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Advanced Placement participation, performance continue to increase

Oregon numbers double during last decade


The number of Oregon students taking, and succeeding in, Advanced Placement (AP) courses and exams continues to increase, according to information recently released in the College Board’s annual Advanced Placement Report to the Nation.

Last year, more than 8,000 Oregon graduates, or 26 percent, were found to have taken at least one AP exam during their high school career. A decade ago, that number was approximately 3,600, or 11.7 percent.

In addition to the increase in participation, performance has also gone up.

In 2002, only 8 percent of graduates received a score of 3 or higher (the score generally associated with receiving college credit) on an AP exam. This has more than doubled with 16.2 percent of last year’s graduating class, more than 5,000 students, receiving a 3 or higher on an AP exam while in high school.

“Preparing students for a smooth transition to higher education requires providing them with rigorous and relevant instruction, creating a college-going culture in our schools and encouraging students to complete college credits while still in high school,” said Oregon Deputy Superintendent Rob Saxton. “We know that students who are exposed to rigorous coursework while in high school and exit with college credits already under their belts are more likely to go on to, and succeed in, higher education.”

A number of tools are available to Oregon schools and districts to help increase participation and performance in Advanced Placement courses. The College Board offers a program called AP Potential, which identifies specific AP courses students are likely to do well in based on the student’s PSAT results.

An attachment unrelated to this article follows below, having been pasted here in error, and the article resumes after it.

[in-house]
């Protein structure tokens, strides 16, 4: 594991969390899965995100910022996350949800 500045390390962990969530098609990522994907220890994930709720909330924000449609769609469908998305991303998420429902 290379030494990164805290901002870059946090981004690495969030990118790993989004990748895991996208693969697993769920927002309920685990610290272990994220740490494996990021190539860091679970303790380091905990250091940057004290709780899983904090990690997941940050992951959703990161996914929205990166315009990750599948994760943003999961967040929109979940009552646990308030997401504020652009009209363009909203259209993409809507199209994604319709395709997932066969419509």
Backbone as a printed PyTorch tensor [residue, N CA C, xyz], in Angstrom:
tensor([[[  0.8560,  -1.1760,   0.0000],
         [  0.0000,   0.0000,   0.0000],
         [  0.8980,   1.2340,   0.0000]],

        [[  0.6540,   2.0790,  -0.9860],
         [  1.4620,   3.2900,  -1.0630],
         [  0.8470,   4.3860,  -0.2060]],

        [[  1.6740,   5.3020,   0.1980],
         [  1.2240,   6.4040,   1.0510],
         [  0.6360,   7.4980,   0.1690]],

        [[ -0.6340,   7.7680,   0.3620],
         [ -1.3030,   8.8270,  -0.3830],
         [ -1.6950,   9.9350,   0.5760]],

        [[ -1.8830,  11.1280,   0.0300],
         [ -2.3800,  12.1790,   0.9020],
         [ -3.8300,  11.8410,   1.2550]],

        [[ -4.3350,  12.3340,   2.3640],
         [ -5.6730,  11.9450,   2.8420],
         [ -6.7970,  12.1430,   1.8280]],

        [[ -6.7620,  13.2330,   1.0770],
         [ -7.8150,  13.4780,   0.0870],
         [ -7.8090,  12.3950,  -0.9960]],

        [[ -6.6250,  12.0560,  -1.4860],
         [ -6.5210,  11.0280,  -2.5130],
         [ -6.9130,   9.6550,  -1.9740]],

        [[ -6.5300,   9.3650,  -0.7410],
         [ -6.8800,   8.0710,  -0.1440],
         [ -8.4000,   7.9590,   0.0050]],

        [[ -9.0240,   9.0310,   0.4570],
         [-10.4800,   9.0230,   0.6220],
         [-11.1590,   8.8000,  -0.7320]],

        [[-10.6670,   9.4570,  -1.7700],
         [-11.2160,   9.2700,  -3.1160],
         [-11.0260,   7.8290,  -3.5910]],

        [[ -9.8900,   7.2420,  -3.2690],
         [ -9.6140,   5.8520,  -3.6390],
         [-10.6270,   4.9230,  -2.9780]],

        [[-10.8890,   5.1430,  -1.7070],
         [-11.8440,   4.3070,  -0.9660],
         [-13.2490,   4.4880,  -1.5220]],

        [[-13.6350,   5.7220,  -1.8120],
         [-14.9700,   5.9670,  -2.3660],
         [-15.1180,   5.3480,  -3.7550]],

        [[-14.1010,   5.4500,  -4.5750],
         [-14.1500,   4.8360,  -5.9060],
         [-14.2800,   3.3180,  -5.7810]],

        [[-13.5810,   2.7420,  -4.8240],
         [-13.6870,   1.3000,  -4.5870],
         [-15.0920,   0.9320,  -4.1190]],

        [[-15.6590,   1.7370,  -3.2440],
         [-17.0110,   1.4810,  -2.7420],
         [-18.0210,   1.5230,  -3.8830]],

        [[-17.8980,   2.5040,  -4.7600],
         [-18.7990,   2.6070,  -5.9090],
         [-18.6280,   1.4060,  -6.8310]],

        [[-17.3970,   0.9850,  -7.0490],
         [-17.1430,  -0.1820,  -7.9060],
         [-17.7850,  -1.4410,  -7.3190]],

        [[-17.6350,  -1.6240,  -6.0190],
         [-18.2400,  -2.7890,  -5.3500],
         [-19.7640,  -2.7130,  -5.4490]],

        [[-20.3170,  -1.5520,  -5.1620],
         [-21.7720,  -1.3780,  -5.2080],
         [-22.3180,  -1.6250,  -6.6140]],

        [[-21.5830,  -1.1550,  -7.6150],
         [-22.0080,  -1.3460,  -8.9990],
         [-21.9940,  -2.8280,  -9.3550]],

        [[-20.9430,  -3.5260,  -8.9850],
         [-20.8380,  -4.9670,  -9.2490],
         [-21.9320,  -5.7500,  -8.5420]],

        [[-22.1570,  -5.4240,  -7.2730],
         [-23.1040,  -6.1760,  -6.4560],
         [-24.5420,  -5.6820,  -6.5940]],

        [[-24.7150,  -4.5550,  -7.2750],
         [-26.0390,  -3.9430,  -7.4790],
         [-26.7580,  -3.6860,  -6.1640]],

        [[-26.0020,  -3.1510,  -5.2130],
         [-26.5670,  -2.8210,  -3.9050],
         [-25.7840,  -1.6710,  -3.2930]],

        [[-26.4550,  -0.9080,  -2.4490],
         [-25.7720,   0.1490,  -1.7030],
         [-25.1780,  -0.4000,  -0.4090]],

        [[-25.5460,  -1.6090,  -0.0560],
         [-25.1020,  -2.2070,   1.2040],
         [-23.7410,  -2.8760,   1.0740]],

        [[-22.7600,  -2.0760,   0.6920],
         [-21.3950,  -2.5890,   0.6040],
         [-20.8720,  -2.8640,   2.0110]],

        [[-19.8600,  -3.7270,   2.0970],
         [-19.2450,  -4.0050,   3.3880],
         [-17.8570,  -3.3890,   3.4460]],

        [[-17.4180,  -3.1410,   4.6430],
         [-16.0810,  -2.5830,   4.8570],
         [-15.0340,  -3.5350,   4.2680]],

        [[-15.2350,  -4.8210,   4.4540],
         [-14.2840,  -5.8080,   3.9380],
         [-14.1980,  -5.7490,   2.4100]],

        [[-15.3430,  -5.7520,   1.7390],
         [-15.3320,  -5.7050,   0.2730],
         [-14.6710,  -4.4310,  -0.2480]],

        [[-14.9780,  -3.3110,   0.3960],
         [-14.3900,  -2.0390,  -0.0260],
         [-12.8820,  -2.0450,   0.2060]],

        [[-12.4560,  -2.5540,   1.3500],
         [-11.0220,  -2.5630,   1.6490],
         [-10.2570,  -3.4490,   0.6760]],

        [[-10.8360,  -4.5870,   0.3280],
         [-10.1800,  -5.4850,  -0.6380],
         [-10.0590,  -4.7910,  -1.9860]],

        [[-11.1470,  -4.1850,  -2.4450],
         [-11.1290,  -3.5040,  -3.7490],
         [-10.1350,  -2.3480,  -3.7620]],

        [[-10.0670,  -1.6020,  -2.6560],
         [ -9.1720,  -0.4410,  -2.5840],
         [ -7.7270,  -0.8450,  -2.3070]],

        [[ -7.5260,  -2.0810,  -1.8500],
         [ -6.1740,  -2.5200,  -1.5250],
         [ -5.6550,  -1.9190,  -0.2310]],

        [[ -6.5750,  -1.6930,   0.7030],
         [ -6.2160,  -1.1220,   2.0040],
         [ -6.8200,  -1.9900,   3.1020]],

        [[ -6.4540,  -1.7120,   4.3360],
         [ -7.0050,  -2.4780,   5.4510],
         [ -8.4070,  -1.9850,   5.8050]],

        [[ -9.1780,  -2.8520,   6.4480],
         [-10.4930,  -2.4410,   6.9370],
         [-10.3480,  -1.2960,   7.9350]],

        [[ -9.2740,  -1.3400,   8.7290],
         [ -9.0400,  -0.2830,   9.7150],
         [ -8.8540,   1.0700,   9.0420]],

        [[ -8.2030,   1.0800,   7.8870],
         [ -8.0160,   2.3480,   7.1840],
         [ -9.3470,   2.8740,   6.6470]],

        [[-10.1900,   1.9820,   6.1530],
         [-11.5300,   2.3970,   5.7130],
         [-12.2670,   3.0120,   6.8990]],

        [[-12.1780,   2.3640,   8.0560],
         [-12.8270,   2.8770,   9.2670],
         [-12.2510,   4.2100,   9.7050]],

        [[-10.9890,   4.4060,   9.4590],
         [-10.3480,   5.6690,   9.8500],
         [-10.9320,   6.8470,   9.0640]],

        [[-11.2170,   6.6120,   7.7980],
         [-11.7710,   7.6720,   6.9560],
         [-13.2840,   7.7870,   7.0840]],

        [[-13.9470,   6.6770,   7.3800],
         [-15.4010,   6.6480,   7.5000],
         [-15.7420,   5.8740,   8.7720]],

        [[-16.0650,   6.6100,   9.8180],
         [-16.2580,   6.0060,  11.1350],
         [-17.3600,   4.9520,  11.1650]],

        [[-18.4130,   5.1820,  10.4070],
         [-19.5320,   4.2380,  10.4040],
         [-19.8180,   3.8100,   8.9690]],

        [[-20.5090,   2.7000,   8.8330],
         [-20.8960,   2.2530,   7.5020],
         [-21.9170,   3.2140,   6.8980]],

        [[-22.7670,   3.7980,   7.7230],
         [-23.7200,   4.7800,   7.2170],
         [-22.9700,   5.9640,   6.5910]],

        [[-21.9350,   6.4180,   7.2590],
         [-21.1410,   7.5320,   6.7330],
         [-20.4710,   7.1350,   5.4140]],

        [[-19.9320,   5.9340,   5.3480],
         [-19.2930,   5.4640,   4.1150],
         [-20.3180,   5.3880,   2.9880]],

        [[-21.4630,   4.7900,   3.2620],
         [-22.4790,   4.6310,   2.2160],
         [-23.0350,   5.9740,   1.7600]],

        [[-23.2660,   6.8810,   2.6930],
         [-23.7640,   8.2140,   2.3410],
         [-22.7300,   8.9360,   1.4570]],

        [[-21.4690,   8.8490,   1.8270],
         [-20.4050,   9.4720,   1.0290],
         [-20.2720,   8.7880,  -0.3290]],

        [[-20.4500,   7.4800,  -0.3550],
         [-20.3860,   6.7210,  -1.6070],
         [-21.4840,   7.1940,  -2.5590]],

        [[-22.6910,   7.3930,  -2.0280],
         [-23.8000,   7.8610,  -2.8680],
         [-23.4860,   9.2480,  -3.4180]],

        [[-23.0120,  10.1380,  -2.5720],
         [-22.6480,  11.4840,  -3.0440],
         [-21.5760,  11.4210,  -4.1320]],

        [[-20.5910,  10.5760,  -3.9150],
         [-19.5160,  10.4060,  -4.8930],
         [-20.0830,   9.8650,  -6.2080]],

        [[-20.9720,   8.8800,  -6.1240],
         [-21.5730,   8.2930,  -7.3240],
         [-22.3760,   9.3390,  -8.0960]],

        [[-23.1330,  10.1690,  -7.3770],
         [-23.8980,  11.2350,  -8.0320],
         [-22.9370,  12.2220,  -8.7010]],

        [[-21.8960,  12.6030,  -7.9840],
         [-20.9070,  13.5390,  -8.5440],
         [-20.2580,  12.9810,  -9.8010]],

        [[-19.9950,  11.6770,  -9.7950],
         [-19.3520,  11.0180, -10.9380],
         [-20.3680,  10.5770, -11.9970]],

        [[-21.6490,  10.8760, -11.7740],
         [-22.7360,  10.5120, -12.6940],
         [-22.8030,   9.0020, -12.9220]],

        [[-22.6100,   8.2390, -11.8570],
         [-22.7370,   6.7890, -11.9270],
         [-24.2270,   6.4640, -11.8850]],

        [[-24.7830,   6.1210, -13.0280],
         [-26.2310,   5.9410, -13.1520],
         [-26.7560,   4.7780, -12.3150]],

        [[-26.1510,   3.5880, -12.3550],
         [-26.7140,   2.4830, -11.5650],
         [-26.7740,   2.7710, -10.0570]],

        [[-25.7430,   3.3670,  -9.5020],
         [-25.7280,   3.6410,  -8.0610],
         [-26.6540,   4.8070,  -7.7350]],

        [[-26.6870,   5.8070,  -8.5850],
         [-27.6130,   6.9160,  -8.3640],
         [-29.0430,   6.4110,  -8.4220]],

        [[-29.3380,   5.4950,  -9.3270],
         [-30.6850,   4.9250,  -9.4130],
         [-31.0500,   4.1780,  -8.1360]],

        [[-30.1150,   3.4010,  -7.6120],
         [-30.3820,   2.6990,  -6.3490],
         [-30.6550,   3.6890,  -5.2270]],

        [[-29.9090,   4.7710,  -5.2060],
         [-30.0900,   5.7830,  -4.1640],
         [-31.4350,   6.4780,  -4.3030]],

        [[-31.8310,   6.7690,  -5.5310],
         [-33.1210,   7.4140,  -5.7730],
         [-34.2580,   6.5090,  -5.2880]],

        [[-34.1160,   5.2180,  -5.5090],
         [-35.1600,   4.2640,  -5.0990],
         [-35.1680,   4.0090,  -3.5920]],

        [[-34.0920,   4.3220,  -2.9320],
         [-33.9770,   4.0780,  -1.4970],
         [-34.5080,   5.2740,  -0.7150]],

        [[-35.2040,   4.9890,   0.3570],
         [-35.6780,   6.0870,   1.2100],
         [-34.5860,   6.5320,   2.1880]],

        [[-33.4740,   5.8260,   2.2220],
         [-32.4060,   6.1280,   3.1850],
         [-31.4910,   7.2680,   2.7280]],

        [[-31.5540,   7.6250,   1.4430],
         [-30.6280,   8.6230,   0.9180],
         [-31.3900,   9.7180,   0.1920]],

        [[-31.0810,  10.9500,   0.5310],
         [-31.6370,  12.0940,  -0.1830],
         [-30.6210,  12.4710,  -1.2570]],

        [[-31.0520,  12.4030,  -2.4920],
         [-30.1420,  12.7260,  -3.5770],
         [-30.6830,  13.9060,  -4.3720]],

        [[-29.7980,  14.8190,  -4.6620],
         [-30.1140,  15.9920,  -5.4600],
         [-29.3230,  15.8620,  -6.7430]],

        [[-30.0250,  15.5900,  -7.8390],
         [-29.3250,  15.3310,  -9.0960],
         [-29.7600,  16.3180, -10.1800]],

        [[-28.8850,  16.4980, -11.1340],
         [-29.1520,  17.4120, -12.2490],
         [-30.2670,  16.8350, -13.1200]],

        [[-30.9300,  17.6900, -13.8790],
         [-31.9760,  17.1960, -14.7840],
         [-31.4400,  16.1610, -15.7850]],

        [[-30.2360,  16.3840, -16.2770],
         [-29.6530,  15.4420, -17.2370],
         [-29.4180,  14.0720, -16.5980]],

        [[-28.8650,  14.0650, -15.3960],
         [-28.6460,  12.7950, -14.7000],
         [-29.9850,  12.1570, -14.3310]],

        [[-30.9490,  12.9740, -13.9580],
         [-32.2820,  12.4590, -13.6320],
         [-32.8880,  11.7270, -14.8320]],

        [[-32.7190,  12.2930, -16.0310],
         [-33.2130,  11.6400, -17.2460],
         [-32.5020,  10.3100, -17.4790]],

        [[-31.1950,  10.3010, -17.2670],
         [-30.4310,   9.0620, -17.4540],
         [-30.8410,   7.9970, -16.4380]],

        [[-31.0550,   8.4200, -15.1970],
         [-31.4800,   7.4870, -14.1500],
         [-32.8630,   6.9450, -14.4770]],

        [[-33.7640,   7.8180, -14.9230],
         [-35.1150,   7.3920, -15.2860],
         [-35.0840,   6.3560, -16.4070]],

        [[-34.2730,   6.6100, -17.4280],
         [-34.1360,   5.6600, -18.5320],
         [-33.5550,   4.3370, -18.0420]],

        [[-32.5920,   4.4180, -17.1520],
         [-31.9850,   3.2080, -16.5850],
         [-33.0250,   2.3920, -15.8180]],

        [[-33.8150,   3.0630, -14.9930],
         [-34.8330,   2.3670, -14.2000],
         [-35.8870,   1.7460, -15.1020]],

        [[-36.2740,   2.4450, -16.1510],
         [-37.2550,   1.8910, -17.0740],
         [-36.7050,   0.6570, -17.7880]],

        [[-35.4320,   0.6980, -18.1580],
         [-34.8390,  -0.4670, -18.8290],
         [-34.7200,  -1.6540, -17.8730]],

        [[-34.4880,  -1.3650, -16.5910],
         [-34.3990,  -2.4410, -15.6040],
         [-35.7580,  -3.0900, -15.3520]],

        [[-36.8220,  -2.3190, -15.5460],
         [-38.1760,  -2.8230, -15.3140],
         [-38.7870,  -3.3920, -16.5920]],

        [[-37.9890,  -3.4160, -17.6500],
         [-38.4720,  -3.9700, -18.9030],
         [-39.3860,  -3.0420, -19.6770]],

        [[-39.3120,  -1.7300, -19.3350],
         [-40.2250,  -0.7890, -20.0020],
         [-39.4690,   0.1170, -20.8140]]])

The PSAT is offered to all Oregon sophomores, making AP Potential data readily available for most Oregon high school students. And thanks to a partnership between the Oregon Virtual School District and Apex Learning, Oregon students now have access to a range of tools and resources to help them better prepare to take their AP exams. These resources are available for free to all public schools.

Despite gains in recent years, minority and low-income students are still under-represented in these courses, and participation and performance gaps still exist. In the 2011-12 school year, 14,071 Oregon students took a total of 22,039 AP exams. However, students of color were less likely than their peers to take these exams or receive a grade of 3 or higher. 

“Our students have incredible potential but unfortunately, not all of them are currently realizing that potential,” Saxton said. 

Expanding access to rigorous coursework and better preparing students for higher education are directly linked to Gov. John Kitzhaber’s strategic investments around guidance and support for post-secondary aspirations. 

“This level of rigor needs to become the norm in our schools,” Saxton said. “We have the tools to help these students prepare for a successful post-secondary transition. We just need to make sure these opportunities are available to all of our students regardless of race, income, native language, or where they happen to live.”

To learn more about Oregon Advanced Placement results and the College Board’s Advanced Placement Report to the Nation, go to collegeboard.org.



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